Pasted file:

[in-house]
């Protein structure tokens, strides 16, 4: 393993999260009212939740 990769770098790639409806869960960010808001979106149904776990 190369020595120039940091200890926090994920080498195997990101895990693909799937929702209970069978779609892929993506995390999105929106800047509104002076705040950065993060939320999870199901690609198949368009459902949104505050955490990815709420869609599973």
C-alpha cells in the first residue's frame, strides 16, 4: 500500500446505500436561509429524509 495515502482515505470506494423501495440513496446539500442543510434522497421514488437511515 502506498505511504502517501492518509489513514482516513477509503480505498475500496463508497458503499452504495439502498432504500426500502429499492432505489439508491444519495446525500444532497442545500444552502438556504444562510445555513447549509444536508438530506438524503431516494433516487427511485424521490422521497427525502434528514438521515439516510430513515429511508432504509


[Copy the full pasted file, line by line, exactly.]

[in-house]
């Protein structure tokens, strides 16, 4: 393993999260009212939740 990769770098790639409806869960960010808001979106149904776990 190369020595120039940091200890926090994920080498195997990101895990693909799937929702209970069978779609892929993506995390999105929106800047509104002076705040950065993060939320999870199901690609198949368009459902949104505050955490990815709420869609599973």
C-alpha cells in the first residue's frame, strides 16, 4: 500500500446505500436561509429524509 495515502482515505470506494423501495440513496446539500442543510434522497421514488437511515 502506498505511504502517501492518509489513514482516513477509503480505498475500496463508497458503499452504495439502498432504500426500502429499492432505489439508491444519495446525500444532497442545500444552502438556504444562510445555513447549509444536508438530506438524503431516494433516487427511485424521490422521497427525502434528514438521515439516510430513515429511508432504509